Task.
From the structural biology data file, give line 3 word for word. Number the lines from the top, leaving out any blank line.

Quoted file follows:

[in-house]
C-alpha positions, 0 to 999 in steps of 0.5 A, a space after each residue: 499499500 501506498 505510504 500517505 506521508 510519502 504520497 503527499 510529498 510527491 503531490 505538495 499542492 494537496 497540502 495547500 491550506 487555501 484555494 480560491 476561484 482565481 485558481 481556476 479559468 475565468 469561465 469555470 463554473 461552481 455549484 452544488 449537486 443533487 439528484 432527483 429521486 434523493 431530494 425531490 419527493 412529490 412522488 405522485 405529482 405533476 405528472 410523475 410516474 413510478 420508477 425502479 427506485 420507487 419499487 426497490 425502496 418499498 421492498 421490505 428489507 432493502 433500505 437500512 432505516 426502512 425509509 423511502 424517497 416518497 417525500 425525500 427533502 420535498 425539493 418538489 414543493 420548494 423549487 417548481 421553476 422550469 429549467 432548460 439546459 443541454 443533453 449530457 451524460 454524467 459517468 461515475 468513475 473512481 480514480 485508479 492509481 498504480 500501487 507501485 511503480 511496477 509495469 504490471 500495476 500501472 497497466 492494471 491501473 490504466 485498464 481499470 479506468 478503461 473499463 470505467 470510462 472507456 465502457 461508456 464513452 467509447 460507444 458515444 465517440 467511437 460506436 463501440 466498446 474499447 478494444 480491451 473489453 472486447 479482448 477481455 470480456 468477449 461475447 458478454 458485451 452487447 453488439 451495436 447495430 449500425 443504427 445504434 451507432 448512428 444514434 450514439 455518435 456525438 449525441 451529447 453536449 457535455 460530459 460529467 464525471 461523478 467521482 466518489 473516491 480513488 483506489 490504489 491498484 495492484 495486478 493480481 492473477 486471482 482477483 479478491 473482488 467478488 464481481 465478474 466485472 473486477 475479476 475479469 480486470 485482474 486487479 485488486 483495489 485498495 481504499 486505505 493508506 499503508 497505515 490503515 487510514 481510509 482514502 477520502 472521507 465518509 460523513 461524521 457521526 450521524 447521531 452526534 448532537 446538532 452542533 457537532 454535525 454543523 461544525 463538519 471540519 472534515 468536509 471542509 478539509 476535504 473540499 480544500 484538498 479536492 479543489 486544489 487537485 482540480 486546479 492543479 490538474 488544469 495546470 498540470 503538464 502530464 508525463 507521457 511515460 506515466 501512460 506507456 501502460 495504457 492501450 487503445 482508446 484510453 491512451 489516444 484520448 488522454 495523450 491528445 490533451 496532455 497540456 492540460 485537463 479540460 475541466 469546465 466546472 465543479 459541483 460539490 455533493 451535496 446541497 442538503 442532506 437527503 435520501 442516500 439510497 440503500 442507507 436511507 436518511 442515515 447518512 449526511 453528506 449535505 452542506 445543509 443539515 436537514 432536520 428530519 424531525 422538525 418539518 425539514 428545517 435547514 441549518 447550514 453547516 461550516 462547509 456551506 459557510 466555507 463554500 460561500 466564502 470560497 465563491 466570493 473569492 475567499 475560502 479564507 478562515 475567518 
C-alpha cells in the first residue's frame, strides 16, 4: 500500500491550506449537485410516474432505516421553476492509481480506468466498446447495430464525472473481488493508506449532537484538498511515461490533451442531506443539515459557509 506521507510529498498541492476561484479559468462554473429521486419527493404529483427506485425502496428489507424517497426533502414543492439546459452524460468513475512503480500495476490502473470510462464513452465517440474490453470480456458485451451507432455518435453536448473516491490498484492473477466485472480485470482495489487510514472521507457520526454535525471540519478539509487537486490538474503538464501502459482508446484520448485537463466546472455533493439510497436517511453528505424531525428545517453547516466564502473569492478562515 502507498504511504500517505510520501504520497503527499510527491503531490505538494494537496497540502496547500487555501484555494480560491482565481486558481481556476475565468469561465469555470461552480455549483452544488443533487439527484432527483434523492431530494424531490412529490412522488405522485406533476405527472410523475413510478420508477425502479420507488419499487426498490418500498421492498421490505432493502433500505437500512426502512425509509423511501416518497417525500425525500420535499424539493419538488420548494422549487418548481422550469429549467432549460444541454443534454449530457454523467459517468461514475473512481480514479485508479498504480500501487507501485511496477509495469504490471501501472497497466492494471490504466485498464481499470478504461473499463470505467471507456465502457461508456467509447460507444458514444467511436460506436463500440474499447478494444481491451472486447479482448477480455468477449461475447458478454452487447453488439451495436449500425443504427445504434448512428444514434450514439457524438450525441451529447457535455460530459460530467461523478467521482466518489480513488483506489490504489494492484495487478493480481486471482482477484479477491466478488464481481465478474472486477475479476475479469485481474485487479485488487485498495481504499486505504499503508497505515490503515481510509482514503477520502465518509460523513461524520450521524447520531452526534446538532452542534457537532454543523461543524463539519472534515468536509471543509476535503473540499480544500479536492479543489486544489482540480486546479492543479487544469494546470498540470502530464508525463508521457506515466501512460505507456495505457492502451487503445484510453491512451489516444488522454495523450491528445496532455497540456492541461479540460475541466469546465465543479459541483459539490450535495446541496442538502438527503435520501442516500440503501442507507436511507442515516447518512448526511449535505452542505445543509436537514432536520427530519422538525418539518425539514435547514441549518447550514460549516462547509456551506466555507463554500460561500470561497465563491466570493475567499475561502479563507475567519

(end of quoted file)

C-alpha cells in the first residue's frame, strides 16, 4: 500500500491550506449537485410516474432505516421553476492509481480506468466498446447495430464525472473481488493508506449532537484538498511515461490533451442531506443539515459557509 506521507510529498498541492476561484479559468462554473429521486419527493404529483427506485425502496428489507424517497426533502414543492439546459452524460468513475512503480500495476490502473470510462464513452465517440474490453470480456458485451451507432455518435453536448473516491490498484492473477466485472480485470482495489487510514472521507457520526454535525471540519478539509487537486490538474503538464501502459482508446484520448485537463466546472455533493439510497436517511453528505424531525428545517453547516466564502473569492478562515 502507498504511504500517505510520501504520497503527499510527491503531490505538494494537496497540502496547500487555501484555494480560491482565481486558481481556476475565468469561465469555470461552480455549483452544488443533487439527484432527483434523492431530494424531490412529490412522488405522485406533476405527472410523475413510478420508477425502479420507488419499487426498490418500498421492498421490505432493502433500505437500512426502512425509509423511501416518497417525500425525500420535499424539493419538488420548494422549487418548481422550469429549467432549460444541454443534454449530457454523467459517468461514475473512481480514479485508479498504480500501487507501485511496477509495469504490471501501472497497466492494471490504466485498464481499470478504461473499463470505467471507456465502457461508456467509447460507444458514444467511436460506436463500440474499447478494444481491451472486447479482448477480455468477449461475447458478454452487447453488439451495436449500425443504427445504434448512428444514434450514439457524438450525441451529447457535455460530459460530467461523478467521482466518489480513488483506489490504489494492484495487478493480481486471482482477484479477491466478488464481481465478474472486477475479476475479469485481474485487479485488487485498495481504499486505504499503508497505515490503515481510509482514503477520502465518509460523513461524520450521524447520531452526534446538532452542534457537532454543523461543524463539519472534515468536509471543509476535503473540499480544500479536492479543489486544489482540480486546479492543479487544469494546470498540470502530464508525463508521457506515466501512460505507456495505457492502451487503445484510453491512451489516444488522454495523450491528445496532455497540456492541461479540460475541466469546465465543479459541483459539490450535495446541496442538502438527503435520501442516500440503501442507507436511507442515516447518512448526511449535505452542505445543509436537514432536520427530519422538525418539518425539514435547514441549518447550514460549516462547509456551506466555507463554500460561500470561497465563491466570493475567499475561502479563507475567519